Cytokines: Types and Functions

Cytokines are bioactive hormones, normally glycoproteins, which exercise a wide variety of biological effects on those cells which express the appropriate receptors. Cytokines are designated by their cellular origin such that

  • Monokines include those interleukins produced by macrophages/ monocytes,
  • Lymphokines include those interleukins produced by lymphocytes.
  • Interleukins is used for cytokines which mostly influence cellular interactions.

All cytokines are cyto-regulatory proteins with molecular weights under 60 kDa (in most cases under 25 kDa). They are produced locally, have very short half-lives (a matter of seconds to minutes), and are effective at picomolar concentrations. The effects of cytokines may be:

  • paracrine (acting on cells near the production locus), or
  • autocrine (the same cell both produces, and reacts to, the cytokine).

By way of interaction with highly specific cell surface receptors, cytokines can induce cell-specific or more general effects (including mediator release, expression of differentiation molecules and regulation of cell surface molecule expression). The functions of cytokines are usually pleiotropic, in that they display a number of effects of the same, or of a different, nature on one or more cell types.

Types of Cytokines

Cytokines coordinate and regulate various physiological responses, including inflammation, immune responses, and hematopoiesis (the formation of blood cells). Here are some common types of cytokines:

Interleukins (IL)

Interleukins are a large group of cytokines that act as signaling molecules between leukocytes (white blood cells). They play critical roles in regulating immune responses, inflammation, and communication between different immune cells. Examples include IL-1, IL-2, IL-6, and IL-12.

Tumor Necrosis Factors (TNF)

Tumor Necrosis Factors are cytokines that aids in regulating immune cells and inflammation. TNF-alpha and TNF-beta are examples of cytokines within this family. TNF-alpha, in particular, plays a central role in the inflammatory response.

Interferons (IFN)

Interferons are useful in antiviral defense and modulating immune responses. They can be further categorized into Type I (IFN-alpha and IFN-beta) and Type II (IFN-gamma). The production of Type I interferons is a response to viral infections, while IFN-gamma production involves in immune regulation.


Chemokines are cytokines that attract immune cells to specific sites in the body. They have a crucial role in cell migration and positioning during immune responses. Examples include CCL (C-C motif ligand) and CXCL (C-X-C motif ligand) chemokines.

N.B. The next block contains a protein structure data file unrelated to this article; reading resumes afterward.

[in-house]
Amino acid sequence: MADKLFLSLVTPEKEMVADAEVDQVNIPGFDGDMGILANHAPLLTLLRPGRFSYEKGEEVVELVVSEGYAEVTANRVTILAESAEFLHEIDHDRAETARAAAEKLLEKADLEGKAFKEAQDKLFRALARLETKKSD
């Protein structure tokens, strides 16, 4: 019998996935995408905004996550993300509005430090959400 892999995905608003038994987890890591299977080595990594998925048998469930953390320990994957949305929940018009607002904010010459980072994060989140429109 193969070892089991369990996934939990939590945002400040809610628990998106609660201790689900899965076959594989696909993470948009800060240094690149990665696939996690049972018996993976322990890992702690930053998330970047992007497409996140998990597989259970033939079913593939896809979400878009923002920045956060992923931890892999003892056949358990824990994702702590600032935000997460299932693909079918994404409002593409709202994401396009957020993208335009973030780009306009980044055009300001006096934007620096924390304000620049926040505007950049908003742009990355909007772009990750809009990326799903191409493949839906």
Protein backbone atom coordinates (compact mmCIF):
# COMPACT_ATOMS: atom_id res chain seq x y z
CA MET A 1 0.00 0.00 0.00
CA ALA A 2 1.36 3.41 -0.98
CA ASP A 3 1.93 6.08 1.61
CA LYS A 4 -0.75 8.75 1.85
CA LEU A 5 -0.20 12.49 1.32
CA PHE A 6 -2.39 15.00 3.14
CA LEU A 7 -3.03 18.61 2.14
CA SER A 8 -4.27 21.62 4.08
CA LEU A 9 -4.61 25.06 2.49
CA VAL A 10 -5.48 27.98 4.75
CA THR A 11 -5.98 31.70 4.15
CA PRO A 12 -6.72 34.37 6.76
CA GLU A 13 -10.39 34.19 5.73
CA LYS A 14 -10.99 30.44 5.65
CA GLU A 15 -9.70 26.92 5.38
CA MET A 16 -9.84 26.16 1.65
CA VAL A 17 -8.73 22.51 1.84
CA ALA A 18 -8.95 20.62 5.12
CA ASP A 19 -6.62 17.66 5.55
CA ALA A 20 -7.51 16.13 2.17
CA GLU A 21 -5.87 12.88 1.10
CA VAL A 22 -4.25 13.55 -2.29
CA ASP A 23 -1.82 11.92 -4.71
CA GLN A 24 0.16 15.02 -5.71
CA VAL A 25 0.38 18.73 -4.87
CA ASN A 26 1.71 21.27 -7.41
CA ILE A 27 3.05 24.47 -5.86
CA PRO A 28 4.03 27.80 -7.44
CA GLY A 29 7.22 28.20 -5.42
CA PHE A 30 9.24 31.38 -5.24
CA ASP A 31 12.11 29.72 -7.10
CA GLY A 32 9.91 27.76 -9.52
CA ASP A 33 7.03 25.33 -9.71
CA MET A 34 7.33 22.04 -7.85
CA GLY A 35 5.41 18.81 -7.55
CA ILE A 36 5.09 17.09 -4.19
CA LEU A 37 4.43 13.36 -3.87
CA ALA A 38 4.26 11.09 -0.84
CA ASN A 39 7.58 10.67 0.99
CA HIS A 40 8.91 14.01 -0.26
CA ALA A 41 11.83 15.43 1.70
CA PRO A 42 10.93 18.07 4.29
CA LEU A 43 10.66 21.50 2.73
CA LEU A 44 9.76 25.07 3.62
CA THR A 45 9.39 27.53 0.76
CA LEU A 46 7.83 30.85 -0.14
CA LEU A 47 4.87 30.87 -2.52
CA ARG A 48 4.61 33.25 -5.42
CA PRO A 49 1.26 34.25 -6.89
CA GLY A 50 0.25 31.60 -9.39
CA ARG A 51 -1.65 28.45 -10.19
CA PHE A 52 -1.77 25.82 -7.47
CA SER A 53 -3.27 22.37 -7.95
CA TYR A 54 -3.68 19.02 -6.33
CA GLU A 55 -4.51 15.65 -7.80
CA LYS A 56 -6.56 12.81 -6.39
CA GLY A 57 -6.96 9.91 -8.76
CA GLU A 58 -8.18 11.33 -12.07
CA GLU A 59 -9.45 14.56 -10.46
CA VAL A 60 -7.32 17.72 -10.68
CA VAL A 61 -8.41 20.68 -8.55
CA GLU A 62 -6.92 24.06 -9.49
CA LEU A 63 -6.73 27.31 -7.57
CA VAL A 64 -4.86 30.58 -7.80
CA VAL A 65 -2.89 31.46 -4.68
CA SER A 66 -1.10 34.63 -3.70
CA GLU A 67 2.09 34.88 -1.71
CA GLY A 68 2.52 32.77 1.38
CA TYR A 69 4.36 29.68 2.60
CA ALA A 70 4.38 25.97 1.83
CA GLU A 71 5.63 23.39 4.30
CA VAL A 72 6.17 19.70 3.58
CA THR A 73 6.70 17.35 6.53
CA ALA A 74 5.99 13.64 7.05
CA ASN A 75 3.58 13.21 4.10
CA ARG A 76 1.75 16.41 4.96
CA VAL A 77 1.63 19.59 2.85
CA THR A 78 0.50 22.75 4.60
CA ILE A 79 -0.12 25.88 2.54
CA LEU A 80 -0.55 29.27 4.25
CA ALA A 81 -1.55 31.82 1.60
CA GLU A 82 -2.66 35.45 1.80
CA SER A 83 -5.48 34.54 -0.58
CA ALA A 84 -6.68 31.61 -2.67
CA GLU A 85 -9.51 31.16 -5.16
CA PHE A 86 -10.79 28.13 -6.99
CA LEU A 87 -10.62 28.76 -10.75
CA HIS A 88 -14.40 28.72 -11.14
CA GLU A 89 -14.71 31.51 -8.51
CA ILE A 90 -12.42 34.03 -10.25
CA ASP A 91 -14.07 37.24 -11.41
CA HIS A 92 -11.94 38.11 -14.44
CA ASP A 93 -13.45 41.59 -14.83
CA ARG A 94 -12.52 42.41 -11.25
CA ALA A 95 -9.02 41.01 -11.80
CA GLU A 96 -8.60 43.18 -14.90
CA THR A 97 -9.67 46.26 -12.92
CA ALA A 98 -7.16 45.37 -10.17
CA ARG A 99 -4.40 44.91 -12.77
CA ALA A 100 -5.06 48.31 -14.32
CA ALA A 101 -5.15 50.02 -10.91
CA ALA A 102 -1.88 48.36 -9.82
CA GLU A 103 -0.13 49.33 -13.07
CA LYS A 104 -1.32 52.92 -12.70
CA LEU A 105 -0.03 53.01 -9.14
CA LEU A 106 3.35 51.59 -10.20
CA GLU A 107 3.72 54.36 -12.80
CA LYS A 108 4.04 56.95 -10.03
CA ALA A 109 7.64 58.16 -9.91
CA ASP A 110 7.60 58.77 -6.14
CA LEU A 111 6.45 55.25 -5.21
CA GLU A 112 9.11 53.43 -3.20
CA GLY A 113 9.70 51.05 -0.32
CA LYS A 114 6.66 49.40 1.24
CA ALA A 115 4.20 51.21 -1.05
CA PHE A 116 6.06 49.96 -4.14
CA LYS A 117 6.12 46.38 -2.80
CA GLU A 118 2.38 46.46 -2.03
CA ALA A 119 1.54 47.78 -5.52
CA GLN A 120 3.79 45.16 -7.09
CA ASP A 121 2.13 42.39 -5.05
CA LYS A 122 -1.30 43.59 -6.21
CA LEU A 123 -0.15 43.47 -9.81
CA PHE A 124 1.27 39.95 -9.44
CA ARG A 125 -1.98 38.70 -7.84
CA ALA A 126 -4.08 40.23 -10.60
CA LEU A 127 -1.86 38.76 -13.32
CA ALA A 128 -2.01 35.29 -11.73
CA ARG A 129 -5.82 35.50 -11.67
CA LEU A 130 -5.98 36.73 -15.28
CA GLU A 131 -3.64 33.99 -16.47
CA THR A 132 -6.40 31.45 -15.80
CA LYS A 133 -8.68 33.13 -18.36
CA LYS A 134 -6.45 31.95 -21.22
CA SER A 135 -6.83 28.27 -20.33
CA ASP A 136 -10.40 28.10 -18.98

Transforming Growth Factors (TGF)

Transforming Growth Factors involve various cellular processes, including cell growth, differentiation, and immune regulation. TGF-beta is a well-known cytokine in this family with immunosuppressive properties.

Colony-stimulating factors (CSF)

Colony-stimulating factors (CSFs) regulate the production and differentiation of white blood cells (WBCs) in the bone marrow and have a crucial role in hematopoiesis. Examples include granulocyte-colony stimulating factor (G-CSF) and macrophage-colony stimulating factor (M-CSF).

Interleukin-1 Family

IL-1 family cytokines include IL-1 alpha, IL-1 beta, and IL-18. They are involved in inflammatory responses and immune regulation. IL-1, in particular, plays a central role in initiating inflammation.

Interleukin-17 Family

IL-17 family cytokines, including IL-17A and IL-17F, are associated with inflammatory and autoimmune responses. They help recruit immune cells and induce pro-inflammatory mediators.

Interleukin-10 (IL-10)

IL-10 is an anti-inflammatory cytokine that suppresses immune responses. It aids in regulating the balance between pro-inflammatory and anti-inflammatory signals.

IL-12 Family

IL-12 and IL-23 are members of the IL-12 family and play essential roles in immune responses. They differentiate T cells and activate natural killer (NK) cells.

These are just a few examples of the diverse range of cytokines, and many more have been identified, each with specific functions in regulating immune responses and maintaining homeostasis in the body. The balance and coordination of cytokine signaling are critical for a properly functioning immune system. Dysregulation of cytokine production and signaling can contribute to various diseases, including autoimmune disorders and chronic inflammatory conditions.

Function of Cytokines

Below is a summary of cytokine functions:

  • Promotion of inflammation: IL-1, IL-6, TNFα, chemokines (e.g., IL-8).
  • Inhibition of inflammation: IL-10, TGFß.
  • Promotion of hematopoiesis: GM-CSF, IL-3, G-CSF, M-CSF, IL-5, IL-7.
  • Activating B cells: CD40L, IL-6, IL-3, IL-4.
  • Activating T cells: IL-2, IL-4, IL-10, IL-13, IL-15.
  • Anti-infectious: IFNα, IFNß, IFNγ, TNFα.
  • Anti-proliferative: IFNα, IFNß, TNFα, TGFß.


  1. Levinson. (2010). Review of Medical Microbiology and Immunology. McGraw-Hill.
  2. Zhang, J. M., & An, J. (2007). Cytokines, inflammation, and pain. International anesthesiology clinics, 45(2), 27–37.

Acharya Tankeshwar

Hello, thank you for visiting my blog. I am Tankeshwar Acharya. Blogging is my passion. As an asst. professor, I am teaching microbiology and immunology to medical and nursing students at PAHS, Nepal. I have been working as a microbiologist at Patan hospital for more than 10 years.

We love to get your feedback. Share your queries or comments

This site uses Akismet to reduce spam. Learn how your comment data is processed.

Recent Posts